It is often very difficult to determine when a the premises where first used as a pub. In theory, all places selling alcohol should have registered with the Quarter Sessions (the precursors of County Councils); the Petty Sessions or the County Licensing Committee but it appears that this was not always done, and few of the records have survived.
Similarly, it has been difficult to give the date when the pub was closed unless it was one of about 100 which were closed under the 1904 Act between 1906 and 1938.
Dates given on this web site are normally the first and last recorded dates (unless the date is marked in the record as ‘exact’). Even then, dates might not be completely reliable.
There are many problems with being precise about dates:
● Pub names changed.
● Not all pubs were given names in the various records (for example, the census returns might just record ‘vendor of ale’ and not a pub name).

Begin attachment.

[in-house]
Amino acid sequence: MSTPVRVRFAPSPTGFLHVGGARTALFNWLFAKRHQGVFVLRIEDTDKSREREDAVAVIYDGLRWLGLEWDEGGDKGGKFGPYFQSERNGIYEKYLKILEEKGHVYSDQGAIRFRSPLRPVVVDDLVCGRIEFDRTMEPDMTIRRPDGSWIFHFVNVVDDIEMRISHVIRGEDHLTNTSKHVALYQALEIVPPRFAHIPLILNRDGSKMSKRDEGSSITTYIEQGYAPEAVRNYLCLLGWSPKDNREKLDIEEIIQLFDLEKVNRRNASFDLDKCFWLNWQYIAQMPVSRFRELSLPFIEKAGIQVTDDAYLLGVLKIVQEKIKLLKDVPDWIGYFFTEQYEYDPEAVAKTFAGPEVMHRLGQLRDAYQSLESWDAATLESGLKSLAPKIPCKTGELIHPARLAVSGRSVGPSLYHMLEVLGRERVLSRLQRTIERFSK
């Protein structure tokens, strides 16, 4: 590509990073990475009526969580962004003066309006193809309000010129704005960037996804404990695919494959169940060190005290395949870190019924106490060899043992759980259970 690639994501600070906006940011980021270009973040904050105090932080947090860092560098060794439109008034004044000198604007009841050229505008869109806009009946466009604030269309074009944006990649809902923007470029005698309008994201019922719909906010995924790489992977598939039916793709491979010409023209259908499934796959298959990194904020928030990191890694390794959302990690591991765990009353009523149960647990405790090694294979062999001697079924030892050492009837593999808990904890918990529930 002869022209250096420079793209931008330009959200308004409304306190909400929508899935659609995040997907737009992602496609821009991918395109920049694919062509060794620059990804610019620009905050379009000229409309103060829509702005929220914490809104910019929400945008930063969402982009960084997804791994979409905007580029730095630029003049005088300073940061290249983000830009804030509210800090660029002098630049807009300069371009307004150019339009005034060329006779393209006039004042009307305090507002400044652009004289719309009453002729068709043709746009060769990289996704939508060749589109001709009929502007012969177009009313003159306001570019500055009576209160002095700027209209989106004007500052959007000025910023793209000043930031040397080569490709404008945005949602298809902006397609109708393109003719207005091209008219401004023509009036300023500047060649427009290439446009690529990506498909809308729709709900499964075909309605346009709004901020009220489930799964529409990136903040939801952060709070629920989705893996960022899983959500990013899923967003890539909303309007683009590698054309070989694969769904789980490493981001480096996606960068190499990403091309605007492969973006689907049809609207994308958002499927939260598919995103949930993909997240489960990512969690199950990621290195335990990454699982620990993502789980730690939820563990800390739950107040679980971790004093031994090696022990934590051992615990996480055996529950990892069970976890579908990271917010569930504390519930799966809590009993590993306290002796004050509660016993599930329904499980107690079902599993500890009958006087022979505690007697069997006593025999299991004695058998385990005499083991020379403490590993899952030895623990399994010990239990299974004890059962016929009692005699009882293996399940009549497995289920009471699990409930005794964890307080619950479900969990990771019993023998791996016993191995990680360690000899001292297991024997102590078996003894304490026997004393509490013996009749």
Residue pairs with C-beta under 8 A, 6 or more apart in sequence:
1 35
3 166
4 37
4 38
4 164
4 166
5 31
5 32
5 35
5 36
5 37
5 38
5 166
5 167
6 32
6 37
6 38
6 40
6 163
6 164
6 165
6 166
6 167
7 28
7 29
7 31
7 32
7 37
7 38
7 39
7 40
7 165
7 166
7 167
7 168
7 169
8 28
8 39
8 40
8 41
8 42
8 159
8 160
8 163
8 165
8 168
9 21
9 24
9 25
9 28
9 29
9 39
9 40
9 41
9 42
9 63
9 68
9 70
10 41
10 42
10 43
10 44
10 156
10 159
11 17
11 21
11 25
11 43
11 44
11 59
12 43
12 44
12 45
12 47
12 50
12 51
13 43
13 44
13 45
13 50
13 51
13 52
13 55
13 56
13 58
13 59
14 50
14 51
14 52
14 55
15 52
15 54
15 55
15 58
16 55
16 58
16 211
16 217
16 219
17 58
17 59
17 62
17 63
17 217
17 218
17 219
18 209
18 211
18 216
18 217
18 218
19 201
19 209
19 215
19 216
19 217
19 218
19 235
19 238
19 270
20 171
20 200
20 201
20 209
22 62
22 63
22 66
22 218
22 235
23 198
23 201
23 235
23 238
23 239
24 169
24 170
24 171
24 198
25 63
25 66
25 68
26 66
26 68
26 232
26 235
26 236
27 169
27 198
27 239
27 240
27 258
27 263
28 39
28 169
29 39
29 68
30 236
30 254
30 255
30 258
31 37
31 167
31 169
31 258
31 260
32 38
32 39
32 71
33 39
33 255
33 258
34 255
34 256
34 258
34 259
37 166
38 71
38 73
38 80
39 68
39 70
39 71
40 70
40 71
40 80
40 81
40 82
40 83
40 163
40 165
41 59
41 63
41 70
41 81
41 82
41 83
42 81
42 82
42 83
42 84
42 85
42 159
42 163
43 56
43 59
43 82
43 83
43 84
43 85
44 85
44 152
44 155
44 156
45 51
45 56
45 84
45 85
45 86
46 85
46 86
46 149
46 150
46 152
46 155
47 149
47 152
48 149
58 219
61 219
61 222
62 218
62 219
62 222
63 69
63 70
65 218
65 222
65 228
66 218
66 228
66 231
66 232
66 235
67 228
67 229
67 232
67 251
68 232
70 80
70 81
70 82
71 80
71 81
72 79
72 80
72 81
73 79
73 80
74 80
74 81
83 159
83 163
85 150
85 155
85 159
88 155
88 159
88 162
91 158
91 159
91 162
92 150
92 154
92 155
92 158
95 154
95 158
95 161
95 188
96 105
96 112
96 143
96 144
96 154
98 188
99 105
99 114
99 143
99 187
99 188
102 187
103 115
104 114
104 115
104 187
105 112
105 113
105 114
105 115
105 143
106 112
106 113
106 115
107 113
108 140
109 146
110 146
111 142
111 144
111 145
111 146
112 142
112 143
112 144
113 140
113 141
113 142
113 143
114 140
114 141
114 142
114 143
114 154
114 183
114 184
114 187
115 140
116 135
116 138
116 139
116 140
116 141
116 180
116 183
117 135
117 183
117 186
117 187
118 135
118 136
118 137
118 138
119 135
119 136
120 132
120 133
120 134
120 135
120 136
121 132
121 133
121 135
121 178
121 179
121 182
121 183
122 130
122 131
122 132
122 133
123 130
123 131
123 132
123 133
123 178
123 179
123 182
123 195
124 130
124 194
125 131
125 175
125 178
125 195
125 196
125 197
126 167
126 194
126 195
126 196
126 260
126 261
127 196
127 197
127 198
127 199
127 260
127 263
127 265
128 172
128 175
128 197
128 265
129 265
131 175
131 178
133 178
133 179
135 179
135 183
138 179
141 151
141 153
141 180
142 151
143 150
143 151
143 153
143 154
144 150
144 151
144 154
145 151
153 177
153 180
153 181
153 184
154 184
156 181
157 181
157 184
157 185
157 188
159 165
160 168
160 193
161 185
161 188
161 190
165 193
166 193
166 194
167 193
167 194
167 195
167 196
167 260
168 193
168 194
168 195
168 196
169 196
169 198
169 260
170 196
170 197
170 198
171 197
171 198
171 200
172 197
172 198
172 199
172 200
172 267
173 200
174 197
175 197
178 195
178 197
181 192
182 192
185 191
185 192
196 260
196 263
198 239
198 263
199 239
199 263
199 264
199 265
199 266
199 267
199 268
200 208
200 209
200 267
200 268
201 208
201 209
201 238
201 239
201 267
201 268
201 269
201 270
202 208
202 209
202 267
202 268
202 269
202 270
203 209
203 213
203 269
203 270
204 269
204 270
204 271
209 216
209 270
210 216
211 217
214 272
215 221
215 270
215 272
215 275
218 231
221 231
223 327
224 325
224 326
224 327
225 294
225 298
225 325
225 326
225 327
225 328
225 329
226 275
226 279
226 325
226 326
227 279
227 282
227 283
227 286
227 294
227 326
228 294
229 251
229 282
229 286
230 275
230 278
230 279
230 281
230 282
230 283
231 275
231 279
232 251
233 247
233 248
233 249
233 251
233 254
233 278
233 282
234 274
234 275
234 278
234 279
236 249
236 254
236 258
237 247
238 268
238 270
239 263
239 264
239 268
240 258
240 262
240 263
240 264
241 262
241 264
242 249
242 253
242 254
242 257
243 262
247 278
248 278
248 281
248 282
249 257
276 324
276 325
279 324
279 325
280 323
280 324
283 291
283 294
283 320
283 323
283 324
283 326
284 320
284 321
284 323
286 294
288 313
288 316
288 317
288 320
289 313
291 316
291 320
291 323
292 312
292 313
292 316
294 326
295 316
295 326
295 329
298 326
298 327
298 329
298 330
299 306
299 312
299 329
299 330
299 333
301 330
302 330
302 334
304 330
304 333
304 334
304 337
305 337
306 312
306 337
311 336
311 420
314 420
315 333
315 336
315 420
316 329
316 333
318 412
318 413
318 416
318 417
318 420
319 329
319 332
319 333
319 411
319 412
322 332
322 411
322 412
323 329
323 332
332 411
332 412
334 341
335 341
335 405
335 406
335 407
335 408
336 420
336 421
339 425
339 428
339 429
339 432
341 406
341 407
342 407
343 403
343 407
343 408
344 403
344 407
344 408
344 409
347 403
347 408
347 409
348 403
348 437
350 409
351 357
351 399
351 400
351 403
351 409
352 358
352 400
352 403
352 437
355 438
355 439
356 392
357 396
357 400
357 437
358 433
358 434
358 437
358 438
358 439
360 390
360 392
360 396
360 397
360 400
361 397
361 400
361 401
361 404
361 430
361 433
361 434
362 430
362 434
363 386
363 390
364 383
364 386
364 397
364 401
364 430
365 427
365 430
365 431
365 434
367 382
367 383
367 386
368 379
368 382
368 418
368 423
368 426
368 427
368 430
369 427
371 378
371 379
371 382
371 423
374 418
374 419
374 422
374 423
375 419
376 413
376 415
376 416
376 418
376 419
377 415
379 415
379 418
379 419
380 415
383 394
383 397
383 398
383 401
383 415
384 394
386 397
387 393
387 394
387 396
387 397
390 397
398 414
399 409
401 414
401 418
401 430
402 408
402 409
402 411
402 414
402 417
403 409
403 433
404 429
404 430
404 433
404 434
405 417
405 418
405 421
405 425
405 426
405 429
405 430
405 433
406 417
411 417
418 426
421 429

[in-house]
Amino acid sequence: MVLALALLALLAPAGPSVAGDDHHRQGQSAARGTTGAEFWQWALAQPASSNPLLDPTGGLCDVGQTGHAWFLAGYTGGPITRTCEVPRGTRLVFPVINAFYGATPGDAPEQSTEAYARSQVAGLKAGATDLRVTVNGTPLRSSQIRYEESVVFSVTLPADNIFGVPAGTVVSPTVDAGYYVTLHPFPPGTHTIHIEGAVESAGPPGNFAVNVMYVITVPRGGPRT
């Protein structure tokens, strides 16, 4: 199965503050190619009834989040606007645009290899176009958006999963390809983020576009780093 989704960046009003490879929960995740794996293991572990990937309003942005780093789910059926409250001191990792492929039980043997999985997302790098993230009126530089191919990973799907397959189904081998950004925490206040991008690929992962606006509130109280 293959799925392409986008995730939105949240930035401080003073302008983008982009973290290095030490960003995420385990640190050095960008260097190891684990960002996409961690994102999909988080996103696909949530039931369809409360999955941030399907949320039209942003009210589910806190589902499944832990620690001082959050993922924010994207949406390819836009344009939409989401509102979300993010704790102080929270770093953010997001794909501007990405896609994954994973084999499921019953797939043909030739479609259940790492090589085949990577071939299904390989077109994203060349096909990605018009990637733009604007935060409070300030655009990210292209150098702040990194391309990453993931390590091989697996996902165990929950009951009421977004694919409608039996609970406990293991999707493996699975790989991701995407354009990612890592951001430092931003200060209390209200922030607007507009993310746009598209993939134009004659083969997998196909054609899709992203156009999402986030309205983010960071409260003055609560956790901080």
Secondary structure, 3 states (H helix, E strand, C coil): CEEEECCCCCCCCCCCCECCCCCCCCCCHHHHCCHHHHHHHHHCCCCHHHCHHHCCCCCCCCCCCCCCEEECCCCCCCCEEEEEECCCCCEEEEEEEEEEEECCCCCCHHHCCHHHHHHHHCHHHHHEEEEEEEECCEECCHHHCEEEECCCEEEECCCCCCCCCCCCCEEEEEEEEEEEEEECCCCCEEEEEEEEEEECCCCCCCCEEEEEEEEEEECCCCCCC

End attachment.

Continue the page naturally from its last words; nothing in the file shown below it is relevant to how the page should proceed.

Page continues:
● The Census returns often record only the main occupation of the head of the occupants of a building, and selling ale might have been a secondary occupation.
● A pub might not have been open at the time a particular document was being compiled.
● Not all census returns and other records are complete or legible.
● Census returns did not include details of the occupation of inhabitants before 1841 and they are not available for 100 years after compilation (none are available after 1911). The most recent dates for many pub records appear to date to 1891 because the lists on the Ceredigion library web site were compiled before the 1901 and 1911 census returns became available.
● Trade directories did not include every licenced premises – probably only those who paid to be included.